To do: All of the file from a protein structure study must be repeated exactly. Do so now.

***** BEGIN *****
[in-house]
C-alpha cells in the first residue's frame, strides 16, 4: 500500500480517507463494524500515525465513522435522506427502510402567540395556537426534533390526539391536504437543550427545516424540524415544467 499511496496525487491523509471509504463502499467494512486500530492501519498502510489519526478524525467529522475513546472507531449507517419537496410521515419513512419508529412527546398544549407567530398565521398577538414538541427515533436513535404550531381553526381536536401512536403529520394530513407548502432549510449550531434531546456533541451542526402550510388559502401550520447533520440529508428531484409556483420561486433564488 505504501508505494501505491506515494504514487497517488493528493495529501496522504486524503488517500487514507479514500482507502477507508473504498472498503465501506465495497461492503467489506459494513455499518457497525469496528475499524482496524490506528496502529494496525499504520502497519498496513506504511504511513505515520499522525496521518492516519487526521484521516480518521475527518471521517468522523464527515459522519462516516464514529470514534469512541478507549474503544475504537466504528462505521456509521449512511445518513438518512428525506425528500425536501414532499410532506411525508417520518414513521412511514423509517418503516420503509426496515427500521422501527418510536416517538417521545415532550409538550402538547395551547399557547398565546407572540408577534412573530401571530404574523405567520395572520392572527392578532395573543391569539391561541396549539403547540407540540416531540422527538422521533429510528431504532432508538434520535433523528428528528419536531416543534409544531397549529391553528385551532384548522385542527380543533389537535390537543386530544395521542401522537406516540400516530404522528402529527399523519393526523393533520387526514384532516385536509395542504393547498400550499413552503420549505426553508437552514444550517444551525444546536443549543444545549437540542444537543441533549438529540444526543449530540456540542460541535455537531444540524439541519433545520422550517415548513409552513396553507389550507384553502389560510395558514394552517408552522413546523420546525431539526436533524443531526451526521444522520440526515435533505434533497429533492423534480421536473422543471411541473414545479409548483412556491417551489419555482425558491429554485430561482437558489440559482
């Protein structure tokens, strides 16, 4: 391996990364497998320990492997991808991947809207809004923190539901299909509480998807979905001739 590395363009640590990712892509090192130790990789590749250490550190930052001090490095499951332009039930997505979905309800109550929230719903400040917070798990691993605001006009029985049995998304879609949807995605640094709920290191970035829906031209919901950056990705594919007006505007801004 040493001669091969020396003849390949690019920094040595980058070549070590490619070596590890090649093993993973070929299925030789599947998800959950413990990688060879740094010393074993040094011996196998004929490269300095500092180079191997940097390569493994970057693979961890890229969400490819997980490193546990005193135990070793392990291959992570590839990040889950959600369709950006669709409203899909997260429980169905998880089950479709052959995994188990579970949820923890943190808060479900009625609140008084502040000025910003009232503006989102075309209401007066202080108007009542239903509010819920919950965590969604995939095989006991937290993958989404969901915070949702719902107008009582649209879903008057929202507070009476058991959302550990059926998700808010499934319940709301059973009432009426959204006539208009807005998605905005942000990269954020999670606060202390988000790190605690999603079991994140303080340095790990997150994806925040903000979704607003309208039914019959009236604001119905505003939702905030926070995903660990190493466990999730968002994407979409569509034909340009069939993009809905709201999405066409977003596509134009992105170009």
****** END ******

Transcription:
[in-house]
C-alpha cells in the first residue's frame, strides 16, 4: 500500500480517507463494524500515525465513522435522506427502510402567540395556537426534533390526539391536504437543550427545516424540524415544467 499511496496525487491523509471509504463502499467494512486500530492501519498502510489519526478524525467529522475513546472507531449507517419537496410521515419513512419508529412527546398544549407567530398565521398577538414538541427515533436513535404550531381553526381536536401512536403529520394530513407548502432549510449550531434531546456533541451542526402550510388559502401550520447533520440529508428531484409556483420561486433564488 505504501508505494501505491506515494504514487497517488493528493495529501496522504486524503488517500487514507479514500482507502477507508473504498472498503465501506465495497461492503467489506459494513455499518457497525469496528475499524482496524490506528496502529494496525499504520502497519498496513506504511504511513505515520499522525496521518492516519487526521484521516480518521475527518471521517468522523464527515459522519462516516464514529470514534469512541478507549474503544475504537466504528462505521456509521449512511445518513438518512428525506425528500425536501414532499410532506411525508417520518414513521412511514423509517418503516420503509426496515427500521422501527418510536416517538417521545415532550409538550402538547395551547399557547398565546407572540408577534412573530401571530404574523405567520395572520392572527392578532395573543391569539391561541396549539403547540407540540416531540422527538422521533429510528431504532432508538434520535433523528428528528419536531416543534409544531397549529391553528385551532384548522385542527380543533389537535390537543386530544395521542401522537406516540400516530404522528402529527399523519393526523393533520387526514384532516385536509395542504393547498400550499413552503420549505426553508437552514444550517444551525444546536443549543444545549437540542444537543441533549438529540444526543449530540456540542460541535455537531444540524439541519433545520422550517415548513409552513396553507389550507384553502389560510395558514394552517408552522413546523420546525431539526436533524443531526451526521444522520440526515435533505434533497429533492423534480421536473422543471411541473414545479409548483412556491417551489419555482425558491429554485430561482437558489440559482
């Protein structure tokens, strides 16, 4: 391996990364497998320990492997991808991947809207809004923190539901299909509480998807979905001739 590395363009640590990712892509090192130790990789590749250490550190930052001090490095499951332009039930997505979905309800109550929230719903400040917070798990691993605001006009029985049995998304879609949807995605640094709920290191970035829906031209919901950056990705594919007006505007801004 040493001669091969020396003849390949690019920094040595980058070549070590490619070596590890090649093993993973070929299925030789599947998800959950413990990688060879740094010393074993040094011996196998004929490269300095500092180079191997940097390569493994970057693979961890890229969400490819997980490193546990005193135990070793392990291959992570590839990040889950959600369709950006669709409203899909997260429980169905998880089950479709052959995994188990579970949820923890943190808060479900009625609140008084502040000025910003009232503006989102075309209401007066202080108007009542239903509010819920919950965590969604995939095989006991937290993958989404969901915070949702719902107008009582649209879903008057929202507070009476058991959302550990059926998700808010499934319940709301059973009432009426959204006539208009807005998605905005942000990269954020999670606060202390988000790190605690999603079991994140303080340095790990997150994806925040903000979704607003309208039914019959009236604001119905505003939702905030926070995903660990190493466990999730968002994407979409569509034909340009069939993009809905709201999405066409977003596509134009992105170009």